Consumers Feel These Items Are Not Worth The Price Anymore

Majority of Fast Food
The most common response from consumers was, “A “value meal” at McDonalds now costs just as much as a meal at a lot of sit down restaurants like Applebee’s. It’s insane.”

Fast food prices have risen due to a variety of factors. The recent pandemic caused disruptions in the food supply chain, affecting everything from production to retail. Global issues, such as the conflict in Ukraine, have also played a role, as Russia and Ukraine are major exporters of wheat. Additionally, inflation and increasing labor costs have put pressure on fast food chains to raise their prices.

For a specific example, consider the humble McDonald’s hamburger. Back in the 1950s, you could get one for just 15 cents. However, if you adjust for inflation, that 15 cents would be equivalent to about $1.47 today. 

Image Source: MJS: W. Gentry

Disney World/Land
Most common consumer comment was , “Going without buying the Bourgeoisie Pass and carefully managing your day on a phone is basically paying to stand in line all day. In the vicious hellscape that is Florida.”

Disneyland’s ticket prices have increased due to several reasons including significant park expansions, high demand and limited ticket supply, rising operational costs, and recovery from Covid-19 pandemic closures. Here’s a brief history of the price increases:

  • 1955: $1.00
  • 1974: $7.30
  • 1985: $16.50
  • 1995: $31.00
  • 2000: $33.00
  • 2005: $56.00
  • 2011: $69.00
  • 2014: $92.00
  • 2015: $99.00
  • 2019: $129.00
  • 2020: $97.00 (Value ticket), $135.00 (Peak ticket)
  • 2022: $169.00 (Tier 5 ticket)
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Air BnB’s

Most common consumer comment, “All of the add-on fees usually drive the cost higher than an actual hotel stay in the same area.”

Airbnb hosts have the freedom to set their own prices, which can sometimes be high. Airbnb listings often include additional costs such as cleaning fees and taxes, which can make the total cost higher. Airbnb also charges a service fee for using their platform.

Airbnb uses a dynamic pricing model, where prices can increase based on demand. For short stays, these costs can make Airbnb more expensive than hotels. For solo travelers or couples, Airbnbs, especially those that offer the entire place, can be a lot more expensive than hotels.

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Cable Television
Cable TV prices have risen due to several factors. Firstly, cable providers need to pay substantial fees to networks for their content, and these costs are passed on to the customers. Secondly, the advent of new technologies like digital video recorders and high-definition programming has led cable companies to invest in costly new equipment.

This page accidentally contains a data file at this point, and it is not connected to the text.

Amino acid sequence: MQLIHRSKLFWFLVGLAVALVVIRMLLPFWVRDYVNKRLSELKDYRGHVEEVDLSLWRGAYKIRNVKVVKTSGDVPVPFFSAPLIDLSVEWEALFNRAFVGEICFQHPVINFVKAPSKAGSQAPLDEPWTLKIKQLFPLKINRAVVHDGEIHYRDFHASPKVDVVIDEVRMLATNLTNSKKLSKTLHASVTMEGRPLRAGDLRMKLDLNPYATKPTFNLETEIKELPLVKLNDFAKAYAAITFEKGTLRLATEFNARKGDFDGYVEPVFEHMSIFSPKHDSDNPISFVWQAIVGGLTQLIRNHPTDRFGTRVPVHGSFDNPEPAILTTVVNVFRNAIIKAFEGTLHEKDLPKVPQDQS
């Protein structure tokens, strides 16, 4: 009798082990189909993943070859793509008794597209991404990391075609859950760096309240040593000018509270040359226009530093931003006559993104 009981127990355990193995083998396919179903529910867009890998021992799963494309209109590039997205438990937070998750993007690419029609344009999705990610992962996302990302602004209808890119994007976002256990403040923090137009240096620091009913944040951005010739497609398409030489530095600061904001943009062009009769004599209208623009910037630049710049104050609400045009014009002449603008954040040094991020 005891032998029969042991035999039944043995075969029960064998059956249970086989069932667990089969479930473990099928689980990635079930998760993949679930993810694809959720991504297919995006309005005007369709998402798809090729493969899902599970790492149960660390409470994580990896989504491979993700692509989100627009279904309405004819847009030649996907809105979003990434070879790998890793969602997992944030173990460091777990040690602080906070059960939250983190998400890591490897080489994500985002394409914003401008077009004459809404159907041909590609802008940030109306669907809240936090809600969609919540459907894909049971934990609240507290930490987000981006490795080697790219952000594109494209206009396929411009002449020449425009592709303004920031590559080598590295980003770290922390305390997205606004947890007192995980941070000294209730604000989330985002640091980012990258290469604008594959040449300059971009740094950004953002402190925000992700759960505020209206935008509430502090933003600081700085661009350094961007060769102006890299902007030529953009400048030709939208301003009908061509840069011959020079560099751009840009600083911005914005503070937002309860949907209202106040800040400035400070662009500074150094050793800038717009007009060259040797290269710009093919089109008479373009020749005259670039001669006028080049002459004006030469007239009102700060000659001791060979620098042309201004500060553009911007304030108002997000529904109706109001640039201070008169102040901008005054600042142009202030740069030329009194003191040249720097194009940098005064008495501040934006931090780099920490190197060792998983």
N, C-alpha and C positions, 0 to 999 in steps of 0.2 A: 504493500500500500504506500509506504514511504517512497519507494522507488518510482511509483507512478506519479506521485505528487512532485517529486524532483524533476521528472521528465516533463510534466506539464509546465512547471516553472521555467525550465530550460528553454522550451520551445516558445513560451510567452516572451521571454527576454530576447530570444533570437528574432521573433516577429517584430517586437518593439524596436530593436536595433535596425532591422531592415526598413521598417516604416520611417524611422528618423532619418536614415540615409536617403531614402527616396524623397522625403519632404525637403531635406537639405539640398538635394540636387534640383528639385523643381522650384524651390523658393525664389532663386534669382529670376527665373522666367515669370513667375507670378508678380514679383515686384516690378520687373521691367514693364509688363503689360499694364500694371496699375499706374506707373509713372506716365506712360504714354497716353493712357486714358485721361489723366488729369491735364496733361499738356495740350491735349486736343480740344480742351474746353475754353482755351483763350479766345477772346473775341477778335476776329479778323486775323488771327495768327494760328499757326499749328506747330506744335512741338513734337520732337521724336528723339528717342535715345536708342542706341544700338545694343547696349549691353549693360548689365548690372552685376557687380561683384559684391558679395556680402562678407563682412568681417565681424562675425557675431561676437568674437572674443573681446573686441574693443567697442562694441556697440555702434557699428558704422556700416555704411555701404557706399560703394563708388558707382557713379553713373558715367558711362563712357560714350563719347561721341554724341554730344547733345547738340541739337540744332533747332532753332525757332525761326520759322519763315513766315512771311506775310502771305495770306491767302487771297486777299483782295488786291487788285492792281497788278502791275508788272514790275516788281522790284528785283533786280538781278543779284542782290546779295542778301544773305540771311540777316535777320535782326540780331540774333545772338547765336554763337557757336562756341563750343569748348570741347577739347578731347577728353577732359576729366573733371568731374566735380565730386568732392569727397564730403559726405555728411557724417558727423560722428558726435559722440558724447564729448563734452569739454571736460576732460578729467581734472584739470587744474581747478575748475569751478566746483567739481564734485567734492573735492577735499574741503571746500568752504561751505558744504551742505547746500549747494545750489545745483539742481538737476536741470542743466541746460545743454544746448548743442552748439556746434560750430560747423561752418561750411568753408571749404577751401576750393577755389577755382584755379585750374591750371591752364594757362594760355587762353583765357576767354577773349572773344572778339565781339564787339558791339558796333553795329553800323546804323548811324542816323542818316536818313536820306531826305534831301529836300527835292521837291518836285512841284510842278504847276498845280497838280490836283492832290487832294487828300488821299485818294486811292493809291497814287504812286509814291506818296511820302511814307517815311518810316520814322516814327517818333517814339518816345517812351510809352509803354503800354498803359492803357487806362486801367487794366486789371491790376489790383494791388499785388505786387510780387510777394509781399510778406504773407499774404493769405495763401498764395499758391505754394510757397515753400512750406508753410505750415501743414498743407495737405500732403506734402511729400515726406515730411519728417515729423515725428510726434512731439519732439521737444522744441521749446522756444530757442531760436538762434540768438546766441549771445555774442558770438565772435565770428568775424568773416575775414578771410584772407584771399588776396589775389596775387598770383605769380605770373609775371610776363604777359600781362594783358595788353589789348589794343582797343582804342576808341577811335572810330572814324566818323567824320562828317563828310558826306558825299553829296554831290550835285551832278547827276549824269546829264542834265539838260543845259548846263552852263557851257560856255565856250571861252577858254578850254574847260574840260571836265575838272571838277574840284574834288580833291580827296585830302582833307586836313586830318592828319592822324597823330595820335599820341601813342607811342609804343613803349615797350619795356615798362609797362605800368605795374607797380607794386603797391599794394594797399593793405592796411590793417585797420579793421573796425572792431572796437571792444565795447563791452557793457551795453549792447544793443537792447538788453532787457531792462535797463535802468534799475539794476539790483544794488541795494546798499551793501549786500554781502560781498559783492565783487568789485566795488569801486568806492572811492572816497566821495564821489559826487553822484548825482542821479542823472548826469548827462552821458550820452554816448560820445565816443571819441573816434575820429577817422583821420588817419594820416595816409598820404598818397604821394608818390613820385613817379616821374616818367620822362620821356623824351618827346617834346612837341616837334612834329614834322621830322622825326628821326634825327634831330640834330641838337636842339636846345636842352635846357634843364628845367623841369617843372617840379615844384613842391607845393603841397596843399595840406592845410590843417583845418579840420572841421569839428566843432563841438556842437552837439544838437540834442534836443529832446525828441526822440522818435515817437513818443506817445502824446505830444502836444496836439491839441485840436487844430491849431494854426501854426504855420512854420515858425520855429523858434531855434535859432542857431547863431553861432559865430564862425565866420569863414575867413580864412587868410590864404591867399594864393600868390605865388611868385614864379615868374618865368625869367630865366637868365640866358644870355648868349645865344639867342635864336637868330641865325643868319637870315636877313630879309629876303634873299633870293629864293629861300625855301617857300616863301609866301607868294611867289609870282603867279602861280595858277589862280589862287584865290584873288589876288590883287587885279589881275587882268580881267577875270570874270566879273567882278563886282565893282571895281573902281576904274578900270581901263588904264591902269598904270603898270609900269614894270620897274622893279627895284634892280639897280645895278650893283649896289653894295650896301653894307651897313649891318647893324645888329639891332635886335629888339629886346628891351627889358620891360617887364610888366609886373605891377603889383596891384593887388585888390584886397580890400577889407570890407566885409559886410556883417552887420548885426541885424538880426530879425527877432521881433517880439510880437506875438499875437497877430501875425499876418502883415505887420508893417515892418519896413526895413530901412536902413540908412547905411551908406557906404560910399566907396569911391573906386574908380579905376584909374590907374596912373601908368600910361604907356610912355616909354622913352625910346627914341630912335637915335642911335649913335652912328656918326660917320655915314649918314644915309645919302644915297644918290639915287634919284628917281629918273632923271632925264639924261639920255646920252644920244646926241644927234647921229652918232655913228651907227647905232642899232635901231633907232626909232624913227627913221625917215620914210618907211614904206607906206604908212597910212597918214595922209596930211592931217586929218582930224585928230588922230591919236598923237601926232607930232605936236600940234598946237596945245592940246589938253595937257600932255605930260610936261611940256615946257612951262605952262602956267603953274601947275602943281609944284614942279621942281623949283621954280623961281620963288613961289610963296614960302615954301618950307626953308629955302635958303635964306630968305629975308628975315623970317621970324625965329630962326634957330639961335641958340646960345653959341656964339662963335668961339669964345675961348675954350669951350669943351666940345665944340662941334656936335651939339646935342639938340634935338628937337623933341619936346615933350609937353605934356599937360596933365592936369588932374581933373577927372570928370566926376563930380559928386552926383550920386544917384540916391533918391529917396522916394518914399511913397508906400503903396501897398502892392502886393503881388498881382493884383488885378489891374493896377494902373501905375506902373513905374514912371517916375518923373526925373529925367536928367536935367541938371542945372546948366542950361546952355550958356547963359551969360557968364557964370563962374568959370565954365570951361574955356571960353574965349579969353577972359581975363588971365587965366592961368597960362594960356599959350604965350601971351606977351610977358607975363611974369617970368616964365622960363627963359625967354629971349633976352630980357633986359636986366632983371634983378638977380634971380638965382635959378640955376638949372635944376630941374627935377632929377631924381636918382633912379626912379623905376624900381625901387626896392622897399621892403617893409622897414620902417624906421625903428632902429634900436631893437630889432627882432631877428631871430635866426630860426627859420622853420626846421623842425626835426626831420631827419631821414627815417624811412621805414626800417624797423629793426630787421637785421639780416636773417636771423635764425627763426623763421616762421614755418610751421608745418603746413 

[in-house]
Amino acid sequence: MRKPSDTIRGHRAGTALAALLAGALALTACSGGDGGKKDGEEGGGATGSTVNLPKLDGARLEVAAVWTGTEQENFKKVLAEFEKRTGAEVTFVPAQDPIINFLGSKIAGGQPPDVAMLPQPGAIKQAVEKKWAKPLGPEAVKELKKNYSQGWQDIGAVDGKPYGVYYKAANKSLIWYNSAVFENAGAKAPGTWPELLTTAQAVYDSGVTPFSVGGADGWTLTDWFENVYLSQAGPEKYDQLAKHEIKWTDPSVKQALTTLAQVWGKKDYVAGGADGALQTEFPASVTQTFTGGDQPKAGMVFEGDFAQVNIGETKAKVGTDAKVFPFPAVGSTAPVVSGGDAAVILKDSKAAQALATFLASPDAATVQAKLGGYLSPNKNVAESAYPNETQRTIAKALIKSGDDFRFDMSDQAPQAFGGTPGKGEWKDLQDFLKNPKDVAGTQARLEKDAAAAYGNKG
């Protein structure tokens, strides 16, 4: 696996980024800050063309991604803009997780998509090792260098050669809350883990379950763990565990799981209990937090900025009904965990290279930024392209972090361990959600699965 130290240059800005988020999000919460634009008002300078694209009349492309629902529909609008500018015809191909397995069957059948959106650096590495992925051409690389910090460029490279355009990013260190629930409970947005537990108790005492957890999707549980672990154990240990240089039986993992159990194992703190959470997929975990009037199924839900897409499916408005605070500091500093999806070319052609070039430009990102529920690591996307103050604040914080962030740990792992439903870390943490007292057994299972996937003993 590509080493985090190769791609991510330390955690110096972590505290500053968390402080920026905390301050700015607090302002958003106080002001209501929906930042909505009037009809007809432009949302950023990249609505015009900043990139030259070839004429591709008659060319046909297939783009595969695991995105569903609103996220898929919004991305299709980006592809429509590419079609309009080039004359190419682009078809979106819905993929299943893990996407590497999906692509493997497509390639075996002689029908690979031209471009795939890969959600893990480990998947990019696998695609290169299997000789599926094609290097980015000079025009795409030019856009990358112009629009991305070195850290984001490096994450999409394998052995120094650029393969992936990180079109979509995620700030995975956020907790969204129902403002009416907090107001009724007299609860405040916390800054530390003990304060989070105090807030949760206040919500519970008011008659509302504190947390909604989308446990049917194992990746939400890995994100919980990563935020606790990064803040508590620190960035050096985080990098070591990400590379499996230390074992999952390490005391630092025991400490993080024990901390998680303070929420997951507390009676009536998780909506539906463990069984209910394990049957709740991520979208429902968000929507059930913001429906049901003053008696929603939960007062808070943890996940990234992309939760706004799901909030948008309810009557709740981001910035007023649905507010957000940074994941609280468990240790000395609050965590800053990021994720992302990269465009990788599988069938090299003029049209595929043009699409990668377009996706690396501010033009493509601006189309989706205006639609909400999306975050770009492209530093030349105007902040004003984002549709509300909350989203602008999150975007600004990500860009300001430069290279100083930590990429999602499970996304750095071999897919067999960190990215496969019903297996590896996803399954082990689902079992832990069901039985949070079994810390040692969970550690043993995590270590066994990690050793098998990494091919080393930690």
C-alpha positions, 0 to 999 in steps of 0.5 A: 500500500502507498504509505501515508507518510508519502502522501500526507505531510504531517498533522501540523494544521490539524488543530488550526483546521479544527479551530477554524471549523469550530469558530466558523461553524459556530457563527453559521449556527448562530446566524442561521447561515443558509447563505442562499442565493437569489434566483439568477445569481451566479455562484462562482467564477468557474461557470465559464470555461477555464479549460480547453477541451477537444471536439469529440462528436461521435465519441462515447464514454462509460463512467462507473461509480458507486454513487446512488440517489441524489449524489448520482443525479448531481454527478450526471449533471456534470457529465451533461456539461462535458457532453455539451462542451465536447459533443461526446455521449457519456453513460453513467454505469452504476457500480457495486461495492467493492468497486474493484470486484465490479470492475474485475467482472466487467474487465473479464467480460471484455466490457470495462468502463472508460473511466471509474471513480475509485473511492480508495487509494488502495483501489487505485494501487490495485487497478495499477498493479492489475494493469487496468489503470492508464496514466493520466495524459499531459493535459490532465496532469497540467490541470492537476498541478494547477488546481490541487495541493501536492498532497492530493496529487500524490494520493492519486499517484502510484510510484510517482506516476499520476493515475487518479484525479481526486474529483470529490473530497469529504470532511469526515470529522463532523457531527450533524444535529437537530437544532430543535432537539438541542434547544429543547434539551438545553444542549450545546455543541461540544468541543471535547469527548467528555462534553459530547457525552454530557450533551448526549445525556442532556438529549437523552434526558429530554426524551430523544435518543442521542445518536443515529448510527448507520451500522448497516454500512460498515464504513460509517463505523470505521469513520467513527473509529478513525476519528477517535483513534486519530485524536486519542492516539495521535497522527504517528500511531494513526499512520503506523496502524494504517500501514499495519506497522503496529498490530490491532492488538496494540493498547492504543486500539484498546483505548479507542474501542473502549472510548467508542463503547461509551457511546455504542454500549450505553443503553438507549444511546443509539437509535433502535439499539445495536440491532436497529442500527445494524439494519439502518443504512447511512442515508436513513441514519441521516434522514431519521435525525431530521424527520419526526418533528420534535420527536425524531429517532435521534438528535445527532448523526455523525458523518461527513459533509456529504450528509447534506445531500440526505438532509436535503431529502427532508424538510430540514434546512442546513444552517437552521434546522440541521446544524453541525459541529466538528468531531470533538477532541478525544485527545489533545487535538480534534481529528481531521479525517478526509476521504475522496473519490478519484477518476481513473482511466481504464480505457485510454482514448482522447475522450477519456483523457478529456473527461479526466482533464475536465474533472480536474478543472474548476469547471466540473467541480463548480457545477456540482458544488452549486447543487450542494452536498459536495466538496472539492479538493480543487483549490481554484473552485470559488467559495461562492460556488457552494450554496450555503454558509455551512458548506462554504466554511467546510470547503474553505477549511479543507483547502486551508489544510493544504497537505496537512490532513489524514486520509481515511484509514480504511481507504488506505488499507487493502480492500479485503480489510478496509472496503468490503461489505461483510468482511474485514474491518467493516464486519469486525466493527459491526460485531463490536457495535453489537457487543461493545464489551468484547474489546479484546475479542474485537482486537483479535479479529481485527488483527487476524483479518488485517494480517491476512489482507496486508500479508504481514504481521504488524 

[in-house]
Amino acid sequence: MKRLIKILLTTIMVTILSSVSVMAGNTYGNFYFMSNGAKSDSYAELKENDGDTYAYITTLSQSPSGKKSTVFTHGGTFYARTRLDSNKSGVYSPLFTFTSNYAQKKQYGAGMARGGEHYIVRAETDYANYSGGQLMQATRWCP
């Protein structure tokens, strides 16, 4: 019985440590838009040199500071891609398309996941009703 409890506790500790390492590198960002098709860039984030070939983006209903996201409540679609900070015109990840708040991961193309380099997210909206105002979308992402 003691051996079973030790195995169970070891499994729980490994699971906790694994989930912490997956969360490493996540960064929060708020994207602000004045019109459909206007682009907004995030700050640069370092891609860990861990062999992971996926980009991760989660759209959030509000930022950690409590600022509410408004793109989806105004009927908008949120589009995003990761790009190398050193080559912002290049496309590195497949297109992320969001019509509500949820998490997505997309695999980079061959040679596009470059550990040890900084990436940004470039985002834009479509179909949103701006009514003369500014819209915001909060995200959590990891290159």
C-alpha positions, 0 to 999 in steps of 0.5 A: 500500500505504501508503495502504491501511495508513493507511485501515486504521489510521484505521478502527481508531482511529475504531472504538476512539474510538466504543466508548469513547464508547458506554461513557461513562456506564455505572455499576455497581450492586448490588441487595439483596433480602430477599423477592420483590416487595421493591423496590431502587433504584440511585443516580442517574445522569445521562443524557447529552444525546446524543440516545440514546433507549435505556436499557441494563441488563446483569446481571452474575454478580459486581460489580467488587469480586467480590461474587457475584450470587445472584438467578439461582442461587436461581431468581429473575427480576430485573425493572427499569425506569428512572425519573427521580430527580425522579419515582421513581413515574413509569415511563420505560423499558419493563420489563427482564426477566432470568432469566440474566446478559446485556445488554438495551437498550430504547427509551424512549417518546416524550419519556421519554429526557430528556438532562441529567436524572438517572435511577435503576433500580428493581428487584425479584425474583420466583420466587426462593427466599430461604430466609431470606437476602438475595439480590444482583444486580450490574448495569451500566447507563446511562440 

Additionally, consumers often choose package bundles that include television, internet, and phone services. While these bundles are intended to save money, they can sometimes end up being more expensive.

Furthermore, as more people switch to other forms of entertainment, cable companies are losing customers. This loss of customer base without a corresponding decrease in expenses or employees makes it difficult for cable companies to survive, leading to higher costs for the remaining customers.

Lastly, inflation has also played a role. The average cost of cable TV has risen nearly 50% in the last 10 years due to inflation.

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Health Care

Despite spending more than two-and-a-half times on health per person than most developed nations, the U.S. has fewer doctors and hospital beds per person and lower life expectancy at birth than these countries. This indicates that higher spending does not necessarily lead to better health outcomes.

The rise in U.S. healthcare costs can be attributed to several factors. The system’s complexity necessitates costly administrative help. High drug costs also contribute, with Americans paying almost four times as much for pharmaceutical drugs as citizens of other developed countries. Medical professionals in the U.S. earn higher salaries, and many healthcare centers are profit-driven. Administrative expenses, corporate greed, and price gouging also play significant roles.

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Housing costs in the US have risen significantly more than incomes over the past few decades. Housing prices are now over nine times higher than they were in 1967, with an average annual inflation rate of 4.26%. Meanwhile, income growth has been much slower, with a 41% increase from 1970 to 2000, and an even slower growth rate of 0.3% annually from 2000 to 2018. In the last decade alone, median home prices have risen by about 30%, while incomes have only increased by 11%. This growing disparity highlights the increasing challenge of housing affordability in the US.

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Raising a Child

The average cost of raising a child in the United States from birth to the age of 18 is approximately $310,605. This figure accounts for various expenses such as housing, food, and healthcare, but does not include college expenses.

In comparison, back in the 1950s, the cost of raising a child to the age of 18 was significantly lower. When adjusted for inflation, it was around $192,497. This means that the cost has increased by about 61% over the past seven decades.